To take that even further, I'd argue due to the close relationship it has to SLE/Leap (assuming a stock install with no third-party/community repos enabled, Leap 15 to Tumbleweed is a seamless upgrade, for example), and being the one rolling-release distro that's seemingly actually stable and sanely managed, that Tumbleweed might be the one exception to the 'no rolling-release distros in production' rule as it very well might be the only rolling-release distro that's potentially viable in a production setting on a dev workstation or something along those lines.

Arch meanwhile from what I've heard isn't the most sanely managed or stable, so it would only be relegated to personal home desktop or gaming rig use, or at least it should be.

I can get a subscription for RHEL, and I can distribute the source attached to that subscription without being impeded.

"You may copy and distribute verbatim copies of the Program’s source code as you receive it." Nothing in RH's EULA prevents that. Even after I've been denied access to the subscription service, there's nothing concrete that says I'm being denied that right.

To that end, I can be denied the binaries attached with an ongoing Red Hat subscription, and therefore denied access to the source code of future binaries, and nothing in the GPL has been broken.

However, something that worries worries me in Red Hat's EULA:

"The Agreement (including pricing) is premised on the understanding that you will use Subscription Services only for your internal use."

IBM's army of lawyers created an ambiguous and dangerous implication that I am in "breach of the agreement" which is dangerously close to saying I'm in "breach of contract." If IBM successfully argues that "Agreement" and "Contract" are synonyms, then by distributing the code, I could be found in "Fundamental Breach of Contract." In such a breach, the IBM would be allowed sue and get damages. And sure, I could defend myself via the GPL, but who can maintain an onslaught by IBM's legal team?

That falls right into your notion of "intimidation," but who's going to test it out?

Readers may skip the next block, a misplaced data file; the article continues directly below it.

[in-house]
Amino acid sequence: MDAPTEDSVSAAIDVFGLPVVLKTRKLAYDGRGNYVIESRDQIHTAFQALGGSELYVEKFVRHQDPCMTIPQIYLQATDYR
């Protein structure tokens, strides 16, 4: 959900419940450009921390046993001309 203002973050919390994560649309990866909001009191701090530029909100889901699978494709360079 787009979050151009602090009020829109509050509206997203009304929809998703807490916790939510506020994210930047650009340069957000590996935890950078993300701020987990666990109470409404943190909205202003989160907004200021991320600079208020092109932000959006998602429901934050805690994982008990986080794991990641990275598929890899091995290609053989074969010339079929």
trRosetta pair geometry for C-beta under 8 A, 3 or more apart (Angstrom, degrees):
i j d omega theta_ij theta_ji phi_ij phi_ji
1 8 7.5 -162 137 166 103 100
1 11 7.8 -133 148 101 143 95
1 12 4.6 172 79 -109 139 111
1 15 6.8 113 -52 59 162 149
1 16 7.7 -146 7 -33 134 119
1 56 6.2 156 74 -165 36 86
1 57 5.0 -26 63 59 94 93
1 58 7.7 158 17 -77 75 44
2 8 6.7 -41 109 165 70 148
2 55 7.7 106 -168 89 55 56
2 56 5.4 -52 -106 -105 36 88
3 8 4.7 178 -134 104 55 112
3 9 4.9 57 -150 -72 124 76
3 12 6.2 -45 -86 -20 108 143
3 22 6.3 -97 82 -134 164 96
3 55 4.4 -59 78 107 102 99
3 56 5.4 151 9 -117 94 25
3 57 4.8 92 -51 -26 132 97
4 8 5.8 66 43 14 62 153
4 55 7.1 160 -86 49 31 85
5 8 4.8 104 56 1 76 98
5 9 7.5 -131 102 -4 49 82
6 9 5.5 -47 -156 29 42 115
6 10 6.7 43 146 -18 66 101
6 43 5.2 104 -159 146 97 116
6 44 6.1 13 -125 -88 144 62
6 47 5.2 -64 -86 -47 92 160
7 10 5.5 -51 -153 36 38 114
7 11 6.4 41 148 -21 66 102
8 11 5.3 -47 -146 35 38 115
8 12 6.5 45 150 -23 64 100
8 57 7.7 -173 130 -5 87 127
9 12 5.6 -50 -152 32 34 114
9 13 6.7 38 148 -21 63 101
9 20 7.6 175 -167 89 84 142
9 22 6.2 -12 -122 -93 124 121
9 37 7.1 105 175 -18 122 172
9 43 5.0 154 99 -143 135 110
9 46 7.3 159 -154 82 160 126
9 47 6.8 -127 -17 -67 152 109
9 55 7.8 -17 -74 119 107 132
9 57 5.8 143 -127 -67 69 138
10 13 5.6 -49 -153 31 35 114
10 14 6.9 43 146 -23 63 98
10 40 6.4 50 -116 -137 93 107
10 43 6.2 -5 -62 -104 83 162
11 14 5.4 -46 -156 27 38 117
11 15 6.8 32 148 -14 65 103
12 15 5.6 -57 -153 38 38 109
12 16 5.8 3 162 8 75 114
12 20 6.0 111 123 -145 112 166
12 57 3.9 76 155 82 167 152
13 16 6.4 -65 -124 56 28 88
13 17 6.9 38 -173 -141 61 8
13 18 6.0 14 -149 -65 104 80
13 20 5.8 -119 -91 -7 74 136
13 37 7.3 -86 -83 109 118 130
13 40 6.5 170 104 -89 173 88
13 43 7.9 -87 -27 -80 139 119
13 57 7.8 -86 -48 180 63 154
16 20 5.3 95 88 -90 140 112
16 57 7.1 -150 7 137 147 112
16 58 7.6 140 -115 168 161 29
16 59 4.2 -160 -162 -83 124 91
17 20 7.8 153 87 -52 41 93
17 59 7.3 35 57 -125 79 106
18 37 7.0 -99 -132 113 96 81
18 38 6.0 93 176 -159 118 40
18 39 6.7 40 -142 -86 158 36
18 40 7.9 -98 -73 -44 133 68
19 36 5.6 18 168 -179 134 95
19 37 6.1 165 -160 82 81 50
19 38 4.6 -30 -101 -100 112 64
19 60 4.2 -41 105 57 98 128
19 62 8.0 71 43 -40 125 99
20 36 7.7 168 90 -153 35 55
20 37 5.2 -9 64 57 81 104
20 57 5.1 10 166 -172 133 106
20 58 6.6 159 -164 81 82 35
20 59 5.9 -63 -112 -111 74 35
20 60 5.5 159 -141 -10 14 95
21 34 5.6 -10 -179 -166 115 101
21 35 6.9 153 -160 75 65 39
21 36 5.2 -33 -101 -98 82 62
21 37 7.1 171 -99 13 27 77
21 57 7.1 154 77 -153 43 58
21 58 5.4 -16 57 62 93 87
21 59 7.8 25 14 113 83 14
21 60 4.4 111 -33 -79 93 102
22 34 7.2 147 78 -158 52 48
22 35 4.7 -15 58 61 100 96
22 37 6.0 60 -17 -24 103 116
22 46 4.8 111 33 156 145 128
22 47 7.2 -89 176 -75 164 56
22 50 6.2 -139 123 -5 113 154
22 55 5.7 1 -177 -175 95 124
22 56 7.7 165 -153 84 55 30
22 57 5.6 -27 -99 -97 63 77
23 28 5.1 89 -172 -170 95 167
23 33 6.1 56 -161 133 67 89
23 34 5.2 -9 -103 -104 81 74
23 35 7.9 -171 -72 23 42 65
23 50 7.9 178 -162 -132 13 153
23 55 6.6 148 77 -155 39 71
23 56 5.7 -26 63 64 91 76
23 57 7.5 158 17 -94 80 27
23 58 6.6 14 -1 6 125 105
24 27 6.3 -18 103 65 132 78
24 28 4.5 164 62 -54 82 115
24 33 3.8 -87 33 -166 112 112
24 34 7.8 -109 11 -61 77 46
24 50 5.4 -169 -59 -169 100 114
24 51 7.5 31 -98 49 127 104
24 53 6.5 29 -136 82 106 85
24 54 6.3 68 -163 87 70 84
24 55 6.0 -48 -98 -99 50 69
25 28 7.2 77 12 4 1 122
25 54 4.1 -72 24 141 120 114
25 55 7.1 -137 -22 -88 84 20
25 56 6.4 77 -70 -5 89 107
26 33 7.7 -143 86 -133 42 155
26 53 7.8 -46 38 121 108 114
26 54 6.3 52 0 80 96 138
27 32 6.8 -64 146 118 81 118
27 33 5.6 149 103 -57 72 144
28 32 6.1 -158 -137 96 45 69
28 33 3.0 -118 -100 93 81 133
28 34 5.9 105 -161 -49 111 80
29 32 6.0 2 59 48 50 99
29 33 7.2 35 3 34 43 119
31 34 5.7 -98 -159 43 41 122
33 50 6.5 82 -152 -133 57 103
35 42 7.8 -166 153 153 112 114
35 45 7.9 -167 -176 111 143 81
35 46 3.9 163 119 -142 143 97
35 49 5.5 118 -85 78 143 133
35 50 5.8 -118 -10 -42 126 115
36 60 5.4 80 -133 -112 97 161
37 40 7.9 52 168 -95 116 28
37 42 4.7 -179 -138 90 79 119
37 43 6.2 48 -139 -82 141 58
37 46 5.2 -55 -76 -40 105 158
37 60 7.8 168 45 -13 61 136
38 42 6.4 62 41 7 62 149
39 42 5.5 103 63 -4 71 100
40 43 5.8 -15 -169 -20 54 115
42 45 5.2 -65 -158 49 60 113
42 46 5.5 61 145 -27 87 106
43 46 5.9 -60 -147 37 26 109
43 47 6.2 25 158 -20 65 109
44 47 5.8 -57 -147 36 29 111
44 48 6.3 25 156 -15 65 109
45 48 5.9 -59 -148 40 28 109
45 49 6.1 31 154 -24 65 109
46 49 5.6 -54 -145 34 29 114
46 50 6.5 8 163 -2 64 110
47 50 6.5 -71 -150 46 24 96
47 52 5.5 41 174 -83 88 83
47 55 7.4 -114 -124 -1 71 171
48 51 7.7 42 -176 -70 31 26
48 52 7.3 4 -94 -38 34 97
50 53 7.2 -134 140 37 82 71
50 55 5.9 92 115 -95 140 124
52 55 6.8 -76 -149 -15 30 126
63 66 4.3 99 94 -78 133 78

Think the community could raise the like $1 billion it would take with a GoFundMe? lol

I think that's why the lawyers gave the go-ahead on those blog posts—outside of maybe Oracle, there's nobody with enough skin in the game and enough cash to challenge Red Hat on any of this.

Isn't this what the Software Freedom Law Center was created for? TBH, IBM took over Red Hat and said we won't make any changes, of course time goes on and IBM is has been slowly turning the screws to attempt to get the community and GPLv2 to implode. IMO IBM/Red Hat agreed to the GPLv2, thus they are in breach when layering on the ambiguous terms that contravene GPLv2. If nobody challenges it though, it will continue to get watered down to the point of uselessness and then all the efforts OSS folks went to will be owned and monetized by businesses.

I don't understand the fixation with bringing IBM into everything.

What does IBM have to do with this if variation of this text are decades old, and were applied decades ago by many other companies such as Cygnus and Montavista?...

Suggest you actually check the license terms for each and every RPM in RHEL before suggesting that any particular license terms might give you the out you're looking for. In ancient times at former $WORK we were considering looking at recompiling our own equivalent from the freely available sources...and I even successfully did a test build...but my recollection is there were a lot of licenses in the various pieces.

My recollection is when you agree to the maintenance agreement you're encumbering your use of the binaries. I'd suggest concentrating on whether that similarly encumbers your ability to build from the sources used to make those RH-built binaries.

I think most feasible alternative if Red Hat pushes this hard (which they shoud not) is Ubuntu. Maybe OS should be free no matter what but support should be.. I root for RocyLinux for RPM based distribs otherwise Ubuntu.